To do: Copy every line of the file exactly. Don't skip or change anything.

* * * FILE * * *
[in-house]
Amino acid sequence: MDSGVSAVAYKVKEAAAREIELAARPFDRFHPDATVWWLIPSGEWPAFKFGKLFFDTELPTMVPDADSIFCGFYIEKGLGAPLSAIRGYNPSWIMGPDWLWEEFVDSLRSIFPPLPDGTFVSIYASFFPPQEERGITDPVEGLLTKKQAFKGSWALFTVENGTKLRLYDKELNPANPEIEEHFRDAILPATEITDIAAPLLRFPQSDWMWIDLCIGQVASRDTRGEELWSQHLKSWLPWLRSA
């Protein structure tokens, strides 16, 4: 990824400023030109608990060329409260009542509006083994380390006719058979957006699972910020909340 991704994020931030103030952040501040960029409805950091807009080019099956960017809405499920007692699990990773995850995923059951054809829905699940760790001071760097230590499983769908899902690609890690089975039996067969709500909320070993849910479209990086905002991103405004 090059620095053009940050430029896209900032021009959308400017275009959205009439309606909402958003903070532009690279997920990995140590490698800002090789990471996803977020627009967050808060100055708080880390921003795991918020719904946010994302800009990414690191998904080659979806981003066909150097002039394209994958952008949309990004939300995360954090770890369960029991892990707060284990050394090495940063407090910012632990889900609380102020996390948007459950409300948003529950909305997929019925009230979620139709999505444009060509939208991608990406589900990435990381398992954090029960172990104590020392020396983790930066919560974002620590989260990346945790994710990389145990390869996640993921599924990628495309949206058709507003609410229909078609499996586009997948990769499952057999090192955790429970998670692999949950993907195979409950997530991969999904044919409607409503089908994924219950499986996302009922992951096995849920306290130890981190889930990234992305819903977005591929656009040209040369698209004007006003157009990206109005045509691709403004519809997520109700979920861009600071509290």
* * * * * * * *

[in-house]
Amino acid sequence: MDSGVSAVAYKVKEAAAREIELAARPFDRFHPDATVWWLIPSGEWPAFKFGKLFFDTELPTMVPDADSIFCGFYIEKGLGAPLSAIRGYNPSWIMGPDWLWEEFVDSLRSIFPPLPDGTFVSIYASFFPPQEERGITDPVEGLLTKKQAFKGSWALFTVENGTKLRLYDKELNPANPEIEEHFRDAILPATEITDIAAPLLRFPQSDWMWIDLCIGQVASRDTRGEELWSQHLKSWLPWLRSA
């Protein structure tokens, strides 16, 4: 990824400023030109608990060329409260009542509006083994380390006719058979957006699972910020909340 991704994020931030103030952040501040960029409805950091807009080019099956960017809405499920007692699990990773995850995923059951054809829905699940760790001071760097230590499983769908899902690609890690089975039996067969709500909320070993849910479209990086905002991103405004 090059620095053009940050430029896209900032021009959308400017275009959205009439309606909402958003903070532009690279997920990995140590490698800002090789990471996803977020627009967050808060100055708080880390921003795991918020719904946010994302800009990414690191998904080659979806981003066909150097002039394209994958952008949309990004939300995360954090770890369960029991892990707060284990050394090495940063407090910012632990889900609380102020996390948007459950409300948003529950909305997929019925009230979620139709999505444009060509939208991608990406589900990435990381398992954090029960172990104590020392020396983790930066919560974002620590989260990346945790994710990389145990390869996640993921599924990628495309949206058709507003609410229909078609499996586009997948990769499952057999090192955790429970998670692999949950993907195979409950997530991969999904044919409607409503089908994924219950499986996302009922992951096995849920306290130890981190889930990234992305819903977005591929656009040209040369698209004007006003157009990206109005045509691709403004519809997520109700979920861009600071509290």